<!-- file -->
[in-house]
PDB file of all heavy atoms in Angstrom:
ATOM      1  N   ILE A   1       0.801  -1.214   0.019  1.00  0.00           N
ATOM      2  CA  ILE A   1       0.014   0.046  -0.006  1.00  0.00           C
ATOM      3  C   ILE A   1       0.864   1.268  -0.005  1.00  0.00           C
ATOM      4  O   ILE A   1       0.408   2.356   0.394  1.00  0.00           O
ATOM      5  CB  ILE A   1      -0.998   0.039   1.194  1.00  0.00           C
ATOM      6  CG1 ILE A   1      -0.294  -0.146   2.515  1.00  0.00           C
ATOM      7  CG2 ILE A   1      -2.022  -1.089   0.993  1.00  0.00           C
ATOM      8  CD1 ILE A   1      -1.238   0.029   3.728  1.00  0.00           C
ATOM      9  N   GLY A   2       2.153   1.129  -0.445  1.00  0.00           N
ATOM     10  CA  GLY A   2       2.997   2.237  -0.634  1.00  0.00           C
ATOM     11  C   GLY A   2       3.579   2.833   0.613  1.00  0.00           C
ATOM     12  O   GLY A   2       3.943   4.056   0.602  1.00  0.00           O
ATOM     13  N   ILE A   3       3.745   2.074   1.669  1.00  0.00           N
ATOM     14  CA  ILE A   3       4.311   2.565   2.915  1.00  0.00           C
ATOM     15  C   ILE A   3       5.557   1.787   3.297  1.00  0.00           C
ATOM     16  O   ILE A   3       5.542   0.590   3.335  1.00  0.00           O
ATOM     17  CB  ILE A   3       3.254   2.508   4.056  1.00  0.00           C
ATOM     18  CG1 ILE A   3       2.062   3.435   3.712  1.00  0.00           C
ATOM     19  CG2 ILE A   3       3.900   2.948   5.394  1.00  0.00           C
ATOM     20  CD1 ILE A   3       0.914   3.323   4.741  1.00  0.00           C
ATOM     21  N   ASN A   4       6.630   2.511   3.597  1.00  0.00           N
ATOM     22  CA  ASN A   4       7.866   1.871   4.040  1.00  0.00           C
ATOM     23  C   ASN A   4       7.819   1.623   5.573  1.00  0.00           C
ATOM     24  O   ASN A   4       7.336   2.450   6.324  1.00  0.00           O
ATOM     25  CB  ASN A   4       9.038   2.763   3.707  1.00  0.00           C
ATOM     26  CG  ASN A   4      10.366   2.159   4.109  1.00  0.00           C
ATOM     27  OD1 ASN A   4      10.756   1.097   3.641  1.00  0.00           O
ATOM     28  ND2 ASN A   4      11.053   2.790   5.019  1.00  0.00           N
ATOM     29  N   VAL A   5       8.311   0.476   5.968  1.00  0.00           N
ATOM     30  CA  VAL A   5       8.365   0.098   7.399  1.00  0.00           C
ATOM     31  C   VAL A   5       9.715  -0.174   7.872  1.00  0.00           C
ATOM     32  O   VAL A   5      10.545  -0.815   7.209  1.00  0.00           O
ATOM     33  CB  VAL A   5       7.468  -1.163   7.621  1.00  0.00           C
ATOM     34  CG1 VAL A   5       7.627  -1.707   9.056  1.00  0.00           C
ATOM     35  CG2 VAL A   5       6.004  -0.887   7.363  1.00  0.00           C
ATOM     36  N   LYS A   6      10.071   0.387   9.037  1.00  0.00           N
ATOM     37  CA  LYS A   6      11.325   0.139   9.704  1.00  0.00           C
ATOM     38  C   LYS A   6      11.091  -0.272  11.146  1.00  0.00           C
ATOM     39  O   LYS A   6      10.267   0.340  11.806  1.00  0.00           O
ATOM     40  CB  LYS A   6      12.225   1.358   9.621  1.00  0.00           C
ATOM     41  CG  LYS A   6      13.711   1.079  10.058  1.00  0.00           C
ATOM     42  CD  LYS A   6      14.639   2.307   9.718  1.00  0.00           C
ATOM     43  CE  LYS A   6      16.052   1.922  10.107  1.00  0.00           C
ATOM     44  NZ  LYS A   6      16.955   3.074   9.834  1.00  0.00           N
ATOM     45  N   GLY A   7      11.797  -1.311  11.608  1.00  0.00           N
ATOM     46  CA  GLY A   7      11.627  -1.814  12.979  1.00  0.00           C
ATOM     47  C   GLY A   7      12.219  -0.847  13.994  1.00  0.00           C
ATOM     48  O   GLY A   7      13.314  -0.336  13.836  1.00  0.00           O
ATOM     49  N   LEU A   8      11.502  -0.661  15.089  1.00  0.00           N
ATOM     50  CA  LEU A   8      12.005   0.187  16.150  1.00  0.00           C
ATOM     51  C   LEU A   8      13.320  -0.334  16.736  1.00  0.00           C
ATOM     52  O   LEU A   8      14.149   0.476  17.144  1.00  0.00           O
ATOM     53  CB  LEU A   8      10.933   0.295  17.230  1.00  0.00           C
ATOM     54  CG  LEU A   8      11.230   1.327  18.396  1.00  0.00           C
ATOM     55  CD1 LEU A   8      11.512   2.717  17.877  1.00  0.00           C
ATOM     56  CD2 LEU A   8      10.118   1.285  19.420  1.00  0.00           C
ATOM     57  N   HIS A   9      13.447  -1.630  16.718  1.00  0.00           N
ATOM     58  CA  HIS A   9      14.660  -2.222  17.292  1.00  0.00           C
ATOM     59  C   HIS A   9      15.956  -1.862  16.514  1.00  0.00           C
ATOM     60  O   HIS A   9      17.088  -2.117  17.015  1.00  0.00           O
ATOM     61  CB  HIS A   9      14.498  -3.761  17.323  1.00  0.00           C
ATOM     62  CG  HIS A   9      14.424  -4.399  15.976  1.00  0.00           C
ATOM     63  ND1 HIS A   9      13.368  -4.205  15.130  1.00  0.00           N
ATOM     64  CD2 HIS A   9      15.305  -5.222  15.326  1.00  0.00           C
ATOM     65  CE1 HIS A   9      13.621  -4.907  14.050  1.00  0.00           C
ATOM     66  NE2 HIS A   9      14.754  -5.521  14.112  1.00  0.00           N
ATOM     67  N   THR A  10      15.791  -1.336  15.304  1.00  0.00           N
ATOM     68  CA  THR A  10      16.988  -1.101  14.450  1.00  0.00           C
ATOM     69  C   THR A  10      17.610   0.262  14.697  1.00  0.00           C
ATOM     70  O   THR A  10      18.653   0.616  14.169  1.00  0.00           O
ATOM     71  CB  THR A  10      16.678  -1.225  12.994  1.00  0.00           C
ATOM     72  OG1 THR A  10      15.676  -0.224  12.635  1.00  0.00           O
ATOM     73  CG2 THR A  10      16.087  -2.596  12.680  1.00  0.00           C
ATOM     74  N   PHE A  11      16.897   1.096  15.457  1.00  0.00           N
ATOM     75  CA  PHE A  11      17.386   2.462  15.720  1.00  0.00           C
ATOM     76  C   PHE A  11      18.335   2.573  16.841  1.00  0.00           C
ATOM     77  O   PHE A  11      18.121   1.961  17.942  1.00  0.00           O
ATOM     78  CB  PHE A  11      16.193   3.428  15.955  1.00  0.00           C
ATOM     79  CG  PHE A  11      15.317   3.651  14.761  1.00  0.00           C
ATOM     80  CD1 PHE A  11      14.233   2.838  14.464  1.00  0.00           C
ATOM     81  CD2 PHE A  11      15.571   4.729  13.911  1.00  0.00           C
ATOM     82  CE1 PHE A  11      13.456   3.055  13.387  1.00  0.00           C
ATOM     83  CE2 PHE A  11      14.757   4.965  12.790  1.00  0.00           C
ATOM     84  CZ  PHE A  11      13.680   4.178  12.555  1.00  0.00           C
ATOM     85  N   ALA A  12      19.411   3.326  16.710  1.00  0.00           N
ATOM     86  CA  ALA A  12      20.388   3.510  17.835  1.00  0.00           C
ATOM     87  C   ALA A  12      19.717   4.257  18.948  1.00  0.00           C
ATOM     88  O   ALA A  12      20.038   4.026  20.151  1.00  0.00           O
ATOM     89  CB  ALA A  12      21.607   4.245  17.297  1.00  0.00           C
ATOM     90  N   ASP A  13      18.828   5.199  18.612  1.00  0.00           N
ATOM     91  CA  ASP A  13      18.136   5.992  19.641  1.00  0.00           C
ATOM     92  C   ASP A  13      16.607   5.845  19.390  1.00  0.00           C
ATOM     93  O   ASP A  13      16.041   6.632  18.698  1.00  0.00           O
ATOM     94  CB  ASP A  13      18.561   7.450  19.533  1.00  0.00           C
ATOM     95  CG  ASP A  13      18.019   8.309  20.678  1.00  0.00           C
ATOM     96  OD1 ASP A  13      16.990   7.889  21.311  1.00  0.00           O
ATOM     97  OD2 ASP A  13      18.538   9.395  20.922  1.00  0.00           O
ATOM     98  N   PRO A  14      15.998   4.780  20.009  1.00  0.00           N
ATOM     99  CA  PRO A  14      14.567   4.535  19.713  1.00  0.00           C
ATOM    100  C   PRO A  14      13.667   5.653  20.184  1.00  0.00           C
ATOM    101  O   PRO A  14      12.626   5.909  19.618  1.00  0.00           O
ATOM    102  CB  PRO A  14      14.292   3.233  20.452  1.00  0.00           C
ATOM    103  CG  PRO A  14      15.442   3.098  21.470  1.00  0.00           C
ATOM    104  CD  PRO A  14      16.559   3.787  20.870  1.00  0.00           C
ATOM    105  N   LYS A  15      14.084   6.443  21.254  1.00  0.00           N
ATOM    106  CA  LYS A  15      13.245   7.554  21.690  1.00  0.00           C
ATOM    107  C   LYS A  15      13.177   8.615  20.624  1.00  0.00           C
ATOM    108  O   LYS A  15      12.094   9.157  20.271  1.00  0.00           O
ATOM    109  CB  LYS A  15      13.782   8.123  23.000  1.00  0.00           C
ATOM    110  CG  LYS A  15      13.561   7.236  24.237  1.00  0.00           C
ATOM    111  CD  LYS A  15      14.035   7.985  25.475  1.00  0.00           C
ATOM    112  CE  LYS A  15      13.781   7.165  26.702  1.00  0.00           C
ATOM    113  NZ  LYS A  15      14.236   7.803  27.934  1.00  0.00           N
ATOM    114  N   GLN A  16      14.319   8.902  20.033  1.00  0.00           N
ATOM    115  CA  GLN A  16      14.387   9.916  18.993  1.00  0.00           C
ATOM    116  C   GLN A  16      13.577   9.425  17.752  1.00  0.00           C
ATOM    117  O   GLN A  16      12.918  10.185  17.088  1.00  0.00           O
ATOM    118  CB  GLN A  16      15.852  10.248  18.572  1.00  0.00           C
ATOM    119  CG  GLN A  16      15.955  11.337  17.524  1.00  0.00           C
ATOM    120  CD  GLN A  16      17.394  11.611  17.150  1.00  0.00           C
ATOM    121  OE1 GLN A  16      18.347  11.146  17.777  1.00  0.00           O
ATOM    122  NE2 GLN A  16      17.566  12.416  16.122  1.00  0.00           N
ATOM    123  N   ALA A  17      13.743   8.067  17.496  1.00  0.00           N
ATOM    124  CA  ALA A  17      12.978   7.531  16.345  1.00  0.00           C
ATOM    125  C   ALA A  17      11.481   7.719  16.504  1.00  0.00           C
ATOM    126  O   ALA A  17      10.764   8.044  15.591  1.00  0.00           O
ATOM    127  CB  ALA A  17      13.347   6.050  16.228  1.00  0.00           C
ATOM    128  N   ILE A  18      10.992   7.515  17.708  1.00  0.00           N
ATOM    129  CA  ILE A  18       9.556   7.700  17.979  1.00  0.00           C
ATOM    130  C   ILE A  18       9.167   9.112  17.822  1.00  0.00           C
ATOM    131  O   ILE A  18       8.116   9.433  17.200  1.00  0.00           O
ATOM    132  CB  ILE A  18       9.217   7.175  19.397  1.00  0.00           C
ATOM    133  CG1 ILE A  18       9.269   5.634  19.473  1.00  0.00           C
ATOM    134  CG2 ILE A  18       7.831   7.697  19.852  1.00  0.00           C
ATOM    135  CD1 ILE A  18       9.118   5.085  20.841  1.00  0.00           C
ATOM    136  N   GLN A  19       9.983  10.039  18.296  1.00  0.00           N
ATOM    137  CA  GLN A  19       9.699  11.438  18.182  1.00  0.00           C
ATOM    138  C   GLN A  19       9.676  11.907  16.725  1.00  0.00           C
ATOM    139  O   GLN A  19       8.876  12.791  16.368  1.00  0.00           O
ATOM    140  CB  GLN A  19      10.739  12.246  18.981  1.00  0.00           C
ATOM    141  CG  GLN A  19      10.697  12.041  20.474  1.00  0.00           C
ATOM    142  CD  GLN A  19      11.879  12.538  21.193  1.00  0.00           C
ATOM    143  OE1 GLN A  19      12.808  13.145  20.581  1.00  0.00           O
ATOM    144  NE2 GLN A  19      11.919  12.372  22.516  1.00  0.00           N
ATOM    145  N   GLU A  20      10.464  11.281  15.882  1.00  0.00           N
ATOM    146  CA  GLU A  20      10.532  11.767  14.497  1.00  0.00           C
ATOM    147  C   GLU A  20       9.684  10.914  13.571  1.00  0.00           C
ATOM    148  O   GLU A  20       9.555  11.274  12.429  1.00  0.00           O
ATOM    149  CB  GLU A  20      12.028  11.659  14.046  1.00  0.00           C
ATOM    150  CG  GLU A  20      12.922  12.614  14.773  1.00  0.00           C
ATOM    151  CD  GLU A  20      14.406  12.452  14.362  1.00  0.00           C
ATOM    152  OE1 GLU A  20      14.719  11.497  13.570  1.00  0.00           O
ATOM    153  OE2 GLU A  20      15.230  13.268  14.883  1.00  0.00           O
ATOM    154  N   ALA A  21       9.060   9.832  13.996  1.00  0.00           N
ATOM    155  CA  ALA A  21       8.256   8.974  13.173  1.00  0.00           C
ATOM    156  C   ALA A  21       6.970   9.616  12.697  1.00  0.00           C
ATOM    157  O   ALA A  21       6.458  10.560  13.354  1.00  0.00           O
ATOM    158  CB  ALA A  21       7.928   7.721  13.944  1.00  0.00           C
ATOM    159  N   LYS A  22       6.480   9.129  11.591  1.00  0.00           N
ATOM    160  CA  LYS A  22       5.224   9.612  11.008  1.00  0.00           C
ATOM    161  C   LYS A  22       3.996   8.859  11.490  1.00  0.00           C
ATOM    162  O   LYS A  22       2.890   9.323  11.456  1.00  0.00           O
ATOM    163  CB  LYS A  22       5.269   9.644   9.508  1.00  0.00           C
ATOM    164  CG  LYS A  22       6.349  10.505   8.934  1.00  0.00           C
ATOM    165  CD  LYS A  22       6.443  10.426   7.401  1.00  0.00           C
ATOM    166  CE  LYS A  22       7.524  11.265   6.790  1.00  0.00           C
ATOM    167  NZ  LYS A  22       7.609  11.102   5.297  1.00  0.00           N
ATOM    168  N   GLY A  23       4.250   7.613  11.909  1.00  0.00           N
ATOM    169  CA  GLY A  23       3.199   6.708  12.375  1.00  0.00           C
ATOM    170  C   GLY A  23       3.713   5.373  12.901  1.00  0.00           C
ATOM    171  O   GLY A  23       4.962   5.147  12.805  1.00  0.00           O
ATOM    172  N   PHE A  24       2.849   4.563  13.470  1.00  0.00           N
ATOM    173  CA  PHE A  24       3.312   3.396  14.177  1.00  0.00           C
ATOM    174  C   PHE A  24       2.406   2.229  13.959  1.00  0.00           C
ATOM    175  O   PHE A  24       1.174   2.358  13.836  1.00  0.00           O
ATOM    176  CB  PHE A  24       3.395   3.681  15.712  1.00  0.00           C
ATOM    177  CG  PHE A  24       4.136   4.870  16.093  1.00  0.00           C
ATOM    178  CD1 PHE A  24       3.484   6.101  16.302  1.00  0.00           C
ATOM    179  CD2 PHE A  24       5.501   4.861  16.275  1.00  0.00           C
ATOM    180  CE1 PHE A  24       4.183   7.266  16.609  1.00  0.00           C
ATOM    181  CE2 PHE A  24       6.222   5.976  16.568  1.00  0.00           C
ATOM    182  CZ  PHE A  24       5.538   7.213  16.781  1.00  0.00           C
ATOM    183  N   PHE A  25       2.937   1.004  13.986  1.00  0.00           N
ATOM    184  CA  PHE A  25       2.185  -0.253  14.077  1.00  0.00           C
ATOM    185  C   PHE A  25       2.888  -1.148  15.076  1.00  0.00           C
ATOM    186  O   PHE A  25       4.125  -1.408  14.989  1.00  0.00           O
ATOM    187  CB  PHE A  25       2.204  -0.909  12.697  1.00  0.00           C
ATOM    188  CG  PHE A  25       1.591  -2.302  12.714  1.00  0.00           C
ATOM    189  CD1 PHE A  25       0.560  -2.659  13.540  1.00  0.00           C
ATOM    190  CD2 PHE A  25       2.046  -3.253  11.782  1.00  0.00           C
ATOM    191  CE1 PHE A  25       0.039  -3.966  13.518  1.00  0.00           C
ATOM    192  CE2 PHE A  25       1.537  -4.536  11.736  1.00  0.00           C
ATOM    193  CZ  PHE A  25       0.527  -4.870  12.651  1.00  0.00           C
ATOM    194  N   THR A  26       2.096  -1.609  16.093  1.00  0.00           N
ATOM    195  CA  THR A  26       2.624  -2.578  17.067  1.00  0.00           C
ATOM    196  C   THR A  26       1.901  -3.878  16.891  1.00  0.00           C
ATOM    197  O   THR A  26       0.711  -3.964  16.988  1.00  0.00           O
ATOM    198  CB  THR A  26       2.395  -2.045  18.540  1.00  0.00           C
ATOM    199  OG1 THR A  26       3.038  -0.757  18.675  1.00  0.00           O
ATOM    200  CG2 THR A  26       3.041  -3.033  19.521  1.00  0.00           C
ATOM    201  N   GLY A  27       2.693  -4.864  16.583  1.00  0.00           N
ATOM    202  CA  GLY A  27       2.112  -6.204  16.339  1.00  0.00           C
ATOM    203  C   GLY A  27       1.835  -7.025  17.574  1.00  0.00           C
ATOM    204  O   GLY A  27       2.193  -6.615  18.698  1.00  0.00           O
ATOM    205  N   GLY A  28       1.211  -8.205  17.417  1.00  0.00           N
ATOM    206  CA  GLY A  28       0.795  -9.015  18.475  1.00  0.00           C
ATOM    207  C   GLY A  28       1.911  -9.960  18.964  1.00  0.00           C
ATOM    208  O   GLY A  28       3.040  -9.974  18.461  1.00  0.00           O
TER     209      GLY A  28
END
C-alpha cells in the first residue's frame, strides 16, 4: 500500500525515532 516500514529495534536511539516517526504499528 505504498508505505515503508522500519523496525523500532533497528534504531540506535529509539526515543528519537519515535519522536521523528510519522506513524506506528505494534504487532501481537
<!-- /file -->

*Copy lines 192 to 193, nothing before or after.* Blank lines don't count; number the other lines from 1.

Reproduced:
ATOM    190  CD2 PHE A  25       2.046  -3.253  11.782  1.00  0.00           C
ATOM    191  CE1 PHE A  25       0.039  -3.966  13.518  1.00  0.00           C